The touch-up artists are out in full force in the BJP to somehow shield Prime Minister Narendra Modi from the fallout of the Bihar election results. State election, local issues, caste configurations, arithmetic, the opposition, Lalu Prasad Yadav and various other explanations are being offered, so as to protect Modi from blame.
The problem for the voters of India though, is that Modi campaigned extensively in Bihar and addressed over 30 rallies. He promised huge financial benefits, made fun of the opposition candidates and presented his party as the only one which could bring the right kind of development to Bihar. When the BJP was asked about its chief ministerial candidate, it said we have the prime minister after all.
PM Narendra Modi addresses an election rally in Sasaram, Bihar, on October 9. Following the whitewash in the polls, the BJP says it should not have “over-exposed” its prime asset. Pic/PTI
Now the BJP says it should not have “over-exposed” its prime asset. A fine explanation if it made any sense. And just what did the “over-exposed” asset start promising finally? The prime minister dumped the development platform halfway through the campaign and went back to the old BJP staple of attacking Muslims and the old Bihar chestnut of whipping up caste anger. Modi suggested that the “Grand Alliance” of Nitish Kumar, Lalu and the Congress would take reservations away from the backward castes and give it to Muslims. The Grand Alliance had made no such promise in this election. But Modi said he knew based on a statement made 10 years ago. But perhaps he had to. By suggesting that caste reservations needed a rethink, RSS chief Mohan Bhagwat had upset the applecart and allies for the BJP mid-campaign in Bihar.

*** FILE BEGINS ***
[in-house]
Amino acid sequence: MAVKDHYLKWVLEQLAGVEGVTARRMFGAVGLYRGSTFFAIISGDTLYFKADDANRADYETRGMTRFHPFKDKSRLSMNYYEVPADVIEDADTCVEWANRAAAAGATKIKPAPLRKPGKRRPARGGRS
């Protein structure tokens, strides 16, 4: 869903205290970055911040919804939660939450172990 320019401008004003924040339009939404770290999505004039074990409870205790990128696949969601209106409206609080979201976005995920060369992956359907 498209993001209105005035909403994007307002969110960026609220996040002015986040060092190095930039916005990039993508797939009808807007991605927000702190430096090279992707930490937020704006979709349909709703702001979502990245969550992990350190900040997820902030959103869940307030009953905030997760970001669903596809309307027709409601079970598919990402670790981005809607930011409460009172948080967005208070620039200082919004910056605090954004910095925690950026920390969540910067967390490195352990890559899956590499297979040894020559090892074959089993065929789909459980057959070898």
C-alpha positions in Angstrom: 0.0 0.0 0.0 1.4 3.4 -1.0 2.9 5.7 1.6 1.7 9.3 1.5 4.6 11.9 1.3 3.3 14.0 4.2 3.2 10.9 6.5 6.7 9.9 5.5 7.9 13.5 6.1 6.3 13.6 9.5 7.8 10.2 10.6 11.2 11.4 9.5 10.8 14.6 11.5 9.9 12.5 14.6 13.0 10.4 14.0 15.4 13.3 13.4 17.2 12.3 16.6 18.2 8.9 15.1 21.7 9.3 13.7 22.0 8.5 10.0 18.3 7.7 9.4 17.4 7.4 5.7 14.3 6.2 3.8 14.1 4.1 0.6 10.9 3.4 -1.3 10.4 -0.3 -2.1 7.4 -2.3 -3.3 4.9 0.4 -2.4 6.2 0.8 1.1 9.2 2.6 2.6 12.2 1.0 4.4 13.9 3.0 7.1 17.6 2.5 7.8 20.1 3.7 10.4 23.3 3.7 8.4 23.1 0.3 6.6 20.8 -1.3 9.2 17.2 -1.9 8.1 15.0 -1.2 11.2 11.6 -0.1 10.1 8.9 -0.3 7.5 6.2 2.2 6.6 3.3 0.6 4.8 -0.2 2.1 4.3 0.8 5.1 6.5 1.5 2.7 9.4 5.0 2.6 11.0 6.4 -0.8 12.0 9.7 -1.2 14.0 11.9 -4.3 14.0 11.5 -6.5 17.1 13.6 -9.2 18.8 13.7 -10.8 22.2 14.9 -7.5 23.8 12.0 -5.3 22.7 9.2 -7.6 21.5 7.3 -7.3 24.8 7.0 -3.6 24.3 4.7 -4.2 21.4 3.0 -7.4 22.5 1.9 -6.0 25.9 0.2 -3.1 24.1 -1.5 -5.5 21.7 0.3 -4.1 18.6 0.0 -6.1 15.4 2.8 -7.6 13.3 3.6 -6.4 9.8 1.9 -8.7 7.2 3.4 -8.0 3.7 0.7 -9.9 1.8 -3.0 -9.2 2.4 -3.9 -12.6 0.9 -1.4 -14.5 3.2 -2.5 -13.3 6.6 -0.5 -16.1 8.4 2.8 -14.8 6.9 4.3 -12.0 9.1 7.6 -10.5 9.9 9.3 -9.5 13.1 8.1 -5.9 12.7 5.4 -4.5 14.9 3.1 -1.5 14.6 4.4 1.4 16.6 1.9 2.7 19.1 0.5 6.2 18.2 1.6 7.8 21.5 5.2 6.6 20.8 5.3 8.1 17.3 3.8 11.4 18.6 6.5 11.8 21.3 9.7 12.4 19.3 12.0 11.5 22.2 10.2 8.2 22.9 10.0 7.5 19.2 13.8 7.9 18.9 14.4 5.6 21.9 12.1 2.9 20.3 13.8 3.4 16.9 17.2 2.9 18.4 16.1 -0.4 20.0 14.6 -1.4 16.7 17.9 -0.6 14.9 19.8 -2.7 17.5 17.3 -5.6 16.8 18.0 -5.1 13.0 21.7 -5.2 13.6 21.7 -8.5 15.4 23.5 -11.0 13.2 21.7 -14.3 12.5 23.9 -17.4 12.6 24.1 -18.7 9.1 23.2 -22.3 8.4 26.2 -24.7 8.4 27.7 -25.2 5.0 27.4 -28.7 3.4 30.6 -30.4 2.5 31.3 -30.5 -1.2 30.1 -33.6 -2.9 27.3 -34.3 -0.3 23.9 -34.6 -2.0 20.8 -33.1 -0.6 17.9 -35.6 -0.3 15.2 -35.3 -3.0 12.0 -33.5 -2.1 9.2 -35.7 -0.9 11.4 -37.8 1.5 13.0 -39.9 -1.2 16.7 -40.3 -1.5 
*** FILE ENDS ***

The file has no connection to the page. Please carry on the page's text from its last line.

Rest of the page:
By then, the killing at Dadri had already happened and the protests by intellectuals, creative people, writers, scientists and academics were on full scale. The Asset however felt that this was the correct time to play both caste and communal cards. His closest associate, the BJP party president, went a step further and said that if the BJP lost in Bihar, Diwali would be celebrated in Pakistan.
The lines were laid out in front of Bihar’s voters: Caste benefits would be taken away and given to Muslims and Pakistan would celebrate if the BJP lost. Instead, in spite of the best efforts of exit pollsters and some TV journalists, something remarkable happened on November 8. The people of Bihar rejected the idea of Maybe Development and Maybe Communalism and Sometimes Caste and chose what they knew and understood — a chief minister in Nitish Kumar who had delivered for them.
It’s been 18 months since May 2014 and the BJP’s grand victory at the Centre. And it has taken a bit less than that for the “development for all together” mantra of the prime minister and his party to be abandoned as defunct and meaningless. We have returned to business as usual. Modi won all those state elections in Gujarat by exactly the same means that he used in the latter half of his campaign in Bihar. It was all a combination of mocking the opposition and belittling religious minorities. But what worked in Gujarat like a charm over and over, was a non-starter in Bihar this time. The BJP contested 157 seats in Bihar and won 53. Those figures are much worse than those of the Congress, which had seemed almost defunct, until now.
It is actually almost impossible to protect the prime minister from this loss, no matter how hard his spin doctors, in the party, the media and social media, work. Since 2013, Modi has presented himself as the saviour of India, someone who would right all the problems caused by 60 or 67 or 68 years of misrule, depending on who you talk to. The nation has not seen the promises of Modi’s 2014 campaign fulfilled and the people of Bihar did not believe the promises made to them.
Even worse for the prime minister, perhaps some of the people of India have seen through him.
A member of a security force I met on the day of the results, commented in idiomatic, if direct, Hindi: “Modi and the BJP got a slap from Arvind Kejriwal in Delhi and now from the people of Bihar. But will he learn his lesson, that is the question.”
What’s the answer?
Ranjona Banerji is a senior journalist. You can follow her on Twitter @ranjona
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